People still ask us why there are so many short sales in Phoenix and why we believe the trend will continue for years to come. We have a lengthy answer we are happy to offer. However, while taking a continuing education class from Desert Sage Seminars I read a great article Jon Kitchen, the owner of Desert Sage, wrote on the subject. I gave his wife Dana a call and she graciously said I could re-post it here on UrbanConnectionRealty.com.
Bubble, Bubble, Boil and Burst… a look at the Phoenix Real Estate Market 2004-2007
Unfortunately, the rate of foreclosures has risen over the past few years, and as typical cycles go in the real estate market, this cycle needs to run its course before we see the rate of foreclosures go back to a “normal” level. With the failure of the sub-prime mortgage market in late 2006 and 2007, and the resulting downturn, the rate of foreclosures has increased. That, along with the failure of many lenders who offered sub-prime loans, created a great deal of uncertainty in the real estate market.
First let’s look at why the rate of foreclosures has increased. We can point fingers to the problem, yet certainly there is not one single cause. Amongst many factors, the problems in the sub-prime market contributed to the increase in the rate of foreclosures, but other factors were at play.
What is a sub-prime loan? It is a type of loan that some lenders offer from time to time to borrowers who have less-than-perfect credit. Typically, these borrowers would have several negative ratings on their credit reports and a resulting lower FICO score. In addition, the sub-prime market was a vehicle for lower wage earners to purchase a home.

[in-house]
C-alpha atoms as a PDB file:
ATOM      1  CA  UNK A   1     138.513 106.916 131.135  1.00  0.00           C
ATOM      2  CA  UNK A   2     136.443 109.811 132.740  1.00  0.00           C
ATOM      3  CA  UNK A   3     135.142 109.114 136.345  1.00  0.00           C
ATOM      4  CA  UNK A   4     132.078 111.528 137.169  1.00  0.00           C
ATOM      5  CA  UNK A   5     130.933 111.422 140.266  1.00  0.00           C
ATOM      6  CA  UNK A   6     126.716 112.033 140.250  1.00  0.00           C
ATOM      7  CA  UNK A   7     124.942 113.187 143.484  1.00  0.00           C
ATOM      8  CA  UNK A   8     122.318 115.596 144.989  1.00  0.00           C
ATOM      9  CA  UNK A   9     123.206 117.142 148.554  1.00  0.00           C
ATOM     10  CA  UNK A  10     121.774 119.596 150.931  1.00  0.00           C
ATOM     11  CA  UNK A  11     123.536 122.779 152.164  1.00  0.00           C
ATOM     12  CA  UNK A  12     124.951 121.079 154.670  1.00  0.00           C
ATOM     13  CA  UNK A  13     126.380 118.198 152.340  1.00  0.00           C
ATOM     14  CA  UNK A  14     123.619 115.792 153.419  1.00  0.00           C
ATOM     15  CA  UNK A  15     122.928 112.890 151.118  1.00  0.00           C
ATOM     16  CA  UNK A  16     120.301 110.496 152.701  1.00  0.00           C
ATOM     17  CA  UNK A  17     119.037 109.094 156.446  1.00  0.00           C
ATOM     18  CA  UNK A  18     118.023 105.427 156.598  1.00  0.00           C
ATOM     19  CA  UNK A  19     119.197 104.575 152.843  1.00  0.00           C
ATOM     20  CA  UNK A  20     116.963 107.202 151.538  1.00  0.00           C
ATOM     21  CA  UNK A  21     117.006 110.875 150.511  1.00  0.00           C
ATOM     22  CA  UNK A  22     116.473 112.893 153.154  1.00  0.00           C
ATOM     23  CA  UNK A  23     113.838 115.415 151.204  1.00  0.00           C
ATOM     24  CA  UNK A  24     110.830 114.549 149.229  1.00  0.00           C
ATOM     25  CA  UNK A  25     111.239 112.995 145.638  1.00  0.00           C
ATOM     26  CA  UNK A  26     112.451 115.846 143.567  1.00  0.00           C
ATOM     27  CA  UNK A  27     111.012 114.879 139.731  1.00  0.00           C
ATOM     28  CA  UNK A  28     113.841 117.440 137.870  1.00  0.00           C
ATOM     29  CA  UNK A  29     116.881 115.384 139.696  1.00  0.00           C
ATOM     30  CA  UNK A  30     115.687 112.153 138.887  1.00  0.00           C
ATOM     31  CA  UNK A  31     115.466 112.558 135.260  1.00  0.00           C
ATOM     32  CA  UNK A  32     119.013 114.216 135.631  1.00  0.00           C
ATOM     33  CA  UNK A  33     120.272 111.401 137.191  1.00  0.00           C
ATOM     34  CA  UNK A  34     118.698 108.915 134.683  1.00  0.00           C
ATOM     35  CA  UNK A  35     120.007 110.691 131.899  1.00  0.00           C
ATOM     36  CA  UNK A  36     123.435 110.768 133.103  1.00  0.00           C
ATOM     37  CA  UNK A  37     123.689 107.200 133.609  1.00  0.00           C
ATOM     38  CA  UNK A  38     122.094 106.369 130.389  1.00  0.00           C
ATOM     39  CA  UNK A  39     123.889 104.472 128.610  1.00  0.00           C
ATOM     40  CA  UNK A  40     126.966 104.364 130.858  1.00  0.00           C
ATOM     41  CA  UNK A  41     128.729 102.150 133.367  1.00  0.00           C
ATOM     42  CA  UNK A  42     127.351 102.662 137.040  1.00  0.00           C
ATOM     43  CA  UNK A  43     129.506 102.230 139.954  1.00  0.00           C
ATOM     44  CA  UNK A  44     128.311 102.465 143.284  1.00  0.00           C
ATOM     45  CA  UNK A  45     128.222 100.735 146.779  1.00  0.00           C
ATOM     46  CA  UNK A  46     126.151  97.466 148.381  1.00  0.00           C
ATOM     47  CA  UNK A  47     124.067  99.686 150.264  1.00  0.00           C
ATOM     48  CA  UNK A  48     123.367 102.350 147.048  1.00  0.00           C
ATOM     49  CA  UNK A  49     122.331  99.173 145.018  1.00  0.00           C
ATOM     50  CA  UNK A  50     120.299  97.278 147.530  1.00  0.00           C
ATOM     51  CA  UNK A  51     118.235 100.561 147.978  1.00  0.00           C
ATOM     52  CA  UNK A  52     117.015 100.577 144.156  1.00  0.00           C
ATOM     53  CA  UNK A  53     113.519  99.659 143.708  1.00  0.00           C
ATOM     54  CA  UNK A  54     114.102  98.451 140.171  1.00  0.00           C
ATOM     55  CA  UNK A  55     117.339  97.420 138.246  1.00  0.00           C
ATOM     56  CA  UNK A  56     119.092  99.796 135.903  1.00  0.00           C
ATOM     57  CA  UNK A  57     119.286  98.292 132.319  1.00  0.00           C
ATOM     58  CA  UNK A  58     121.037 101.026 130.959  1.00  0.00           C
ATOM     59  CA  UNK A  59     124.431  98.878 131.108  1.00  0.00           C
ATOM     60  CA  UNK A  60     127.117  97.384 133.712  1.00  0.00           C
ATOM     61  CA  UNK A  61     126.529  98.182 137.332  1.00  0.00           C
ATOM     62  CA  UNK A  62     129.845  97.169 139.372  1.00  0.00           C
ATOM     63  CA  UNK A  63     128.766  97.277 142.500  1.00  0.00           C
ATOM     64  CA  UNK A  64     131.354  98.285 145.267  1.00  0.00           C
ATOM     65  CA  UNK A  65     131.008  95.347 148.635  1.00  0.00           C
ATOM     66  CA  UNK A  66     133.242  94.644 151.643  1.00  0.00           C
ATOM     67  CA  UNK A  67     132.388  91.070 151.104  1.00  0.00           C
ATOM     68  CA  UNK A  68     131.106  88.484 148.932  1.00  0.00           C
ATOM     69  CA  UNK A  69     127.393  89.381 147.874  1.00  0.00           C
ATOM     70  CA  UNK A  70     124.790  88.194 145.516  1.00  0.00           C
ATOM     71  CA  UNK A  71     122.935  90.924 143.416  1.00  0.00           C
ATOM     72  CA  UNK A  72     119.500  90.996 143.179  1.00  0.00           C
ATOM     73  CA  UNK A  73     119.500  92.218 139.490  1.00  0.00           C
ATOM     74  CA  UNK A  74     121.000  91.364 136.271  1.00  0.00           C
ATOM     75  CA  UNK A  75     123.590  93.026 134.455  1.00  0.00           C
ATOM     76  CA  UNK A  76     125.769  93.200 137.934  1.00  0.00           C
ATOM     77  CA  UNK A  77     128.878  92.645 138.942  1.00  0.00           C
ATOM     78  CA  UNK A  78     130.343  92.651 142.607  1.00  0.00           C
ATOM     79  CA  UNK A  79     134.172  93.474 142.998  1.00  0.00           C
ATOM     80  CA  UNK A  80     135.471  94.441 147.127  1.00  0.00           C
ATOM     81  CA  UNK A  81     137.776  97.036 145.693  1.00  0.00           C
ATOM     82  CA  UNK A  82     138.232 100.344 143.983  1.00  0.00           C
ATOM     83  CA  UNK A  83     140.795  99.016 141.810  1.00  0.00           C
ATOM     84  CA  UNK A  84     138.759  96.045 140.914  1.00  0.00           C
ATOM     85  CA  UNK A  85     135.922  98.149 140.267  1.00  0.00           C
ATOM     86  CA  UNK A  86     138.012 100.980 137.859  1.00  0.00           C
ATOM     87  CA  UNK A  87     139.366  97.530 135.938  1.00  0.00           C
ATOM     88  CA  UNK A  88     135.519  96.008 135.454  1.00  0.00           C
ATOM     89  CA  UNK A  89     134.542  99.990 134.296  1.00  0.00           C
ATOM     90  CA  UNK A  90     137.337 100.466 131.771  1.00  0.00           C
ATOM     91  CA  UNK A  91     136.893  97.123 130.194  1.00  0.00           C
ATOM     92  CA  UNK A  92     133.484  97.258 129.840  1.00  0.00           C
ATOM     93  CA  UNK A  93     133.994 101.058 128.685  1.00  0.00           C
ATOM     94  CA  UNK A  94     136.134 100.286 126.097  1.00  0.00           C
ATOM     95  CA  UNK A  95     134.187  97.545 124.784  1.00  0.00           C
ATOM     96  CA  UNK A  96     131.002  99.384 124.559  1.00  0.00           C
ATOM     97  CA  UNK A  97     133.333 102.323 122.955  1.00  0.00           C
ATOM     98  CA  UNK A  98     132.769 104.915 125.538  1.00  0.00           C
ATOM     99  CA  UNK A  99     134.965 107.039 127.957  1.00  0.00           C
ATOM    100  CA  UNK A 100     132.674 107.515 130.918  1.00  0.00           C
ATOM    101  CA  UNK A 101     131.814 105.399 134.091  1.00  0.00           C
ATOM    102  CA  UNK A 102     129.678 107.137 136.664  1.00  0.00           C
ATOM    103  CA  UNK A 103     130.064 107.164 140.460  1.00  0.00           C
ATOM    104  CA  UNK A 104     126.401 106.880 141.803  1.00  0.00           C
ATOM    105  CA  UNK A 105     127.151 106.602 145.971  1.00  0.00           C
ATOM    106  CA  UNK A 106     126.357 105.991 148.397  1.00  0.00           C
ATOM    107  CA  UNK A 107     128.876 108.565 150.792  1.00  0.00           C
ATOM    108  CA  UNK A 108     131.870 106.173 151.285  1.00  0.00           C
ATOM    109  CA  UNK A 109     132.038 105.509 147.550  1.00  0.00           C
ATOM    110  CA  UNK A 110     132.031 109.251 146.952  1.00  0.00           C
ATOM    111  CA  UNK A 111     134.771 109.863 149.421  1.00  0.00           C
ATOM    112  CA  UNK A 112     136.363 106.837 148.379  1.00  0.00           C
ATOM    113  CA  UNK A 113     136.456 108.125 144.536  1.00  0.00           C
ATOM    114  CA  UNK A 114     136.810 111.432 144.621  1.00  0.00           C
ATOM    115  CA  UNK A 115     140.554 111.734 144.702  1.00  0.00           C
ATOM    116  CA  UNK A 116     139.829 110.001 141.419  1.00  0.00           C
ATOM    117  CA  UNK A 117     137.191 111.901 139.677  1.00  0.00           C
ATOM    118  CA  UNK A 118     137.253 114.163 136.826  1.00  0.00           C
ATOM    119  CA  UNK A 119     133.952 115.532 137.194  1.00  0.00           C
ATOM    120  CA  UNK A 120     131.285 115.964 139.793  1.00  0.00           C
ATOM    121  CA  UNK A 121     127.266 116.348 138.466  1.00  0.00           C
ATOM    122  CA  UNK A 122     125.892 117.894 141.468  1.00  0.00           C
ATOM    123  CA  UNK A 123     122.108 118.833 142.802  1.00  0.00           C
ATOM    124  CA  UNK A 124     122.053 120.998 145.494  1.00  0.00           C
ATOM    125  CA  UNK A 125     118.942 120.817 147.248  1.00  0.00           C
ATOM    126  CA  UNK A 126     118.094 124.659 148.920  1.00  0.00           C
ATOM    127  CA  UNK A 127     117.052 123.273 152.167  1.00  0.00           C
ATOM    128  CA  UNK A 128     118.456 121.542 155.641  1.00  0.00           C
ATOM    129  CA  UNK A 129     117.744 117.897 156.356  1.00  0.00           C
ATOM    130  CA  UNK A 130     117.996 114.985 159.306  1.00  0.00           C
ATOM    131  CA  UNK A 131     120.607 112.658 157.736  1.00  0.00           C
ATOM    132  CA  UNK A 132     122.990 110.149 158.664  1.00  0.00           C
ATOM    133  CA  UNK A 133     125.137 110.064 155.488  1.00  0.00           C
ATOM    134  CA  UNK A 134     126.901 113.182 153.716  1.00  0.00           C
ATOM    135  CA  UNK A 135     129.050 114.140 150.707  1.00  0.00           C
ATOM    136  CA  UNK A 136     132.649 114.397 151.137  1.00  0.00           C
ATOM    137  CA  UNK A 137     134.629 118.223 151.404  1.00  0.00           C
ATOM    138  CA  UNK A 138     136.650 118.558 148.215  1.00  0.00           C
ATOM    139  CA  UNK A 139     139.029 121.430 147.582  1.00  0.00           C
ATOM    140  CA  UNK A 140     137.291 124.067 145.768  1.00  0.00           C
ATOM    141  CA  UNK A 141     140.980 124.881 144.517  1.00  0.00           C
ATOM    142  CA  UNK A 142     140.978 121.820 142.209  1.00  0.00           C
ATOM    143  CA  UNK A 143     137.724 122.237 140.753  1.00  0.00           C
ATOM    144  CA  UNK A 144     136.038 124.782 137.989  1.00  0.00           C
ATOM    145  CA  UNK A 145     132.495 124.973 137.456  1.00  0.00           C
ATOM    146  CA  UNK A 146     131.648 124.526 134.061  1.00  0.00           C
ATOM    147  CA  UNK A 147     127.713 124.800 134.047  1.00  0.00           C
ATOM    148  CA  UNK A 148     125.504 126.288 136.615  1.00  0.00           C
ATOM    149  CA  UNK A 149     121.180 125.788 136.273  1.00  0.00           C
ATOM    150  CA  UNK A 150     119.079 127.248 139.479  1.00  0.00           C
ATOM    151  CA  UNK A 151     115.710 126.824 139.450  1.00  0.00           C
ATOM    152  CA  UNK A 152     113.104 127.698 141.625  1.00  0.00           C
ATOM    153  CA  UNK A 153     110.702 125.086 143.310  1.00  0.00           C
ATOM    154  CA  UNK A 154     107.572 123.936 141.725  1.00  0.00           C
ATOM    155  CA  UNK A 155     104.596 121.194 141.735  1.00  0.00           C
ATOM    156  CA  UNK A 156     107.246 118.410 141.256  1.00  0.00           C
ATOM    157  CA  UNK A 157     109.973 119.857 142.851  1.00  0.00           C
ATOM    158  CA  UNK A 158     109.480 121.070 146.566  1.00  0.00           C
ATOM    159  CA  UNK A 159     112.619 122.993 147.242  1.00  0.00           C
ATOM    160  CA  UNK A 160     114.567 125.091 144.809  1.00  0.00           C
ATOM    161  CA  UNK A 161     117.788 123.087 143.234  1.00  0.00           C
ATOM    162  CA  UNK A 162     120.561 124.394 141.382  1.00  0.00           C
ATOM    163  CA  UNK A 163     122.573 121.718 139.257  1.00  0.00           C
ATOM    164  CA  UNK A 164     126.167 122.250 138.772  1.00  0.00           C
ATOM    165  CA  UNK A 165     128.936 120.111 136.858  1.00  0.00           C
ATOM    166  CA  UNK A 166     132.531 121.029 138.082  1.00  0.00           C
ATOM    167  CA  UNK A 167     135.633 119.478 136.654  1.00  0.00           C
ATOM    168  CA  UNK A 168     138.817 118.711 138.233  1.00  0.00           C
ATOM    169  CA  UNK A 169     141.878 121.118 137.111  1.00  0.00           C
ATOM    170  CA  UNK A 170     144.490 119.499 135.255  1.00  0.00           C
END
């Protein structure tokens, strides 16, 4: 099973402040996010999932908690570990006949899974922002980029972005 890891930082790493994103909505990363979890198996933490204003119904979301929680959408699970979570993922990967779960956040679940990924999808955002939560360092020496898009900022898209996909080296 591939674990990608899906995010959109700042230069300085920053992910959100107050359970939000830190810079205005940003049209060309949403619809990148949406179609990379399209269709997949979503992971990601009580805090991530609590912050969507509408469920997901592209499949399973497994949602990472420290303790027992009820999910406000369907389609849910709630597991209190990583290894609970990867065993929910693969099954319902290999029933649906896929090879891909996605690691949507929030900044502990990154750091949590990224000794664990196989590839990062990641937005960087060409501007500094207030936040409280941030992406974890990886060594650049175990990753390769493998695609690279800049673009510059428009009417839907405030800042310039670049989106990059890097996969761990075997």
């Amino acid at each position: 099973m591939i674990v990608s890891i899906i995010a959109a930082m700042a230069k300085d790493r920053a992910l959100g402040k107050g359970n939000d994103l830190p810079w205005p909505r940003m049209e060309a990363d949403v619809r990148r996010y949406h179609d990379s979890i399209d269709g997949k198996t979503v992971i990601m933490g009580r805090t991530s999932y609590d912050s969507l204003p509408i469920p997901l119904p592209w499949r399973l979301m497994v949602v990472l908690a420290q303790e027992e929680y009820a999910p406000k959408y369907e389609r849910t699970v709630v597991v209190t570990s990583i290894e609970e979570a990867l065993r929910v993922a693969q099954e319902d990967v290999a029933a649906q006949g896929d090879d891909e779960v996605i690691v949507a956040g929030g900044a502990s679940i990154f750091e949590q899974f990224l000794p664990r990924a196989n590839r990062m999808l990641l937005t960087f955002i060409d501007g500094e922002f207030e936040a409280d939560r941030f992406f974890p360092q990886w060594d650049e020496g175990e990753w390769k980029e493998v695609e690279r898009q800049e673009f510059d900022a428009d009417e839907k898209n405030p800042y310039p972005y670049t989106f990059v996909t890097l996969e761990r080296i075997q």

While these borrowers were often excluded from the “prime” or “A” paper loans (industry terms for type of loan), the sub-prime market made loans available to the marginal borrowers. For many years, this was an option and did not cause any problems. And, for many years, and even through the failure of that market in 2007, sub-prime loans were at or less than 5% of the total loans initiated per year by the mortgage industry. Thus, they make up a very small part of the total, but would have a higher failure rate, due to their nature.
All was well until late 2004. As the real estate market heated up in most parts of the US, lenders gambled and relaxed some of their standards. They started offering more risky loans to marginal borrowers, and in many cases offered what many considered to be dangerous loans to otherwise non-credit worthy borrowers. Simply put, lenders loaned money to borrowers who in many cases, never should have bought a home. Loans of this nature offered $0 down payment, teaser interest only payments that adjusted or “reset” in a year or two. That meant that these borrowers bought a house for $185,000 in 2005, put nothing down and borrowed the full $185,000. Their payment might have been $742, which might have been less than the rent they were paying; hence the appeal. Many lenders promised that once the loan was ready to reset in a year or two, they would refinance into a more conventional loan, and certainly would be easier since the value of the property would go up. Or so they thought.